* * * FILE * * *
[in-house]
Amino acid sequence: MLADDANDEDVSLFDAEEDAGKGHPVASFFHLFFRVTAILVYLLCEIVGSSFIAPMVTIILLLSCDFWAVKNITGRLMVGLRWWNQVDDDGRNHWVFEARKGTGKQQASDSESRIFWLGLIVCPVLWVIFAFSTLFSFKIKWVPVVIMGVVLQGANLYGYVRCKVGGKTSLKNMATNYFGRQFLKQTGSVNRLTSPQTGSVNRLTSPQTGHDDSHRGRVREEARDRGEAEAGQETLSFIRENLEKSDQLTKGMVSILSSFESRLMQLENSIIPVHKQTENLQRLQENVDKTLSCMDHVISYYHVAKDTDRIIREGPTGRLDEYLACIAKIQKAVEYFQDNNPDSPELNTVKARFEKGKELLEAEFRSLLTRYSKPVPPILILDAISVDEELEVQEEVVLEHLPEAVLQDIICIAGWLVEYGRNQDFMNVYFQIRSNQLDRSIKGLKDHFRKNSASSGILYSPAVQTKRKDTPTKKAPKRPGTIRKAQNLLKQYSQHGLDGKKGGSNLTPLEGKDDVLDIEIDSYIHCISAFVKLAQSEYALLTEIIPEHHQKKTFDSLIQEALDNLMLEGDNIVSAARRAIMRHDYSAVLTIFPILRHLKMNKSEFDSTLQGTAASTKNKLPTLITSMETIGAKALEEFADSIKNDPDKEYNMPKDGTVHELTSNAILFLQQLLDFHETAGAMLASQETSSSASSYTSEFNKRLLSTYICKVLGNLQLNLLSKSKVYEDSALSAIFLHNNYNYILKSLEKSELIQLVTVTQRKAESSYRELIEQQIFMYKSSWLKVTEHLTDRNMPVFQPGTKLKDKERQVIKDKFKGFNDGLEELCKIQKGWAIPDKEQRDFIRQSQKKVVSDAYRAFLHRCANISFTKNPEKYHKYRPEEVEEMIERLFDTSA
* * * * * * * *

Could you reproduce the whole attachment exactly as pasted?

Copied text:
[in-house]
Amino acid sequence: MLADDANDEDVSLFDAEEDAGKGHPVASFFHLFFRVTAILVYLLCEIVGSSFIAPMVTIILLLSCDFWAVKNITGRLMVGLRWWNQVDDDGRNHWVFEARKGTGKQQASDSESRIFWLGLIVCPVLWVIFAFSTLFSFKIKWVPVVIMGVVLQGANLYGYVRCKVGGKTSLKNMATNYFGRQFLKQTGSVNRLTSPQTGSVNRLTSPQTGHDDSHRGRVREEARDRGEAEAGQETLSFIRENLEKSDQLTKGMVSILSSFESRLMQLENSIIPVHKQTENLQRLQENVDKTLSCMDHVISYYHVAKDTDRIIREGPTGRLDEYLACIAKIQKAVEYFQDNNPDSPELNTVKARFEKGKELLEAEFRSLLTRYSKPVPPILILDAISVDEELEVQEEVVLEHLPEAVLQDIICIAGWLVEYGRNQDFMNVYFQIRSNQLDRSIKGLKDHFRKNSASSGILYSPAVQTKRKDTPTKKAPKRPGTIRKAQNLLKQYSQHGLDGKKGGSNLTPLEGKDDVLDIEIDSYIHCISAFVKLAQSEYALLTEIIPEHHQKKTFDSLIQEALDNLMLEGDNIVSAARRAIMRHDYSAVLTIFPILRHLKMNKSEFDSTLQGTAASTKNKLPTLITSMETIGAKALEEFADSIKNDPDKEYNMPKDGTVHELTSNAILFLQQLLDFHETAGAMLASQETSSSASSYTSEFNKRLLSTYICKVLGNLQLNLLSKSKVYEDSALSAIFLHNNYNYILKSLEKSELIQLVTVTQRKAESSYRELIEQQIFMYKSSWLKVTEHLTDRNMPVFQPGTKLKDKERQVIKDKFKGFNDGLEELCKIQKGWAIPDKEQRDFIRQSQKKVVSDAYRAFLHRCANISFTKNPEKYHKYRPEEVEEMIERLFDTSA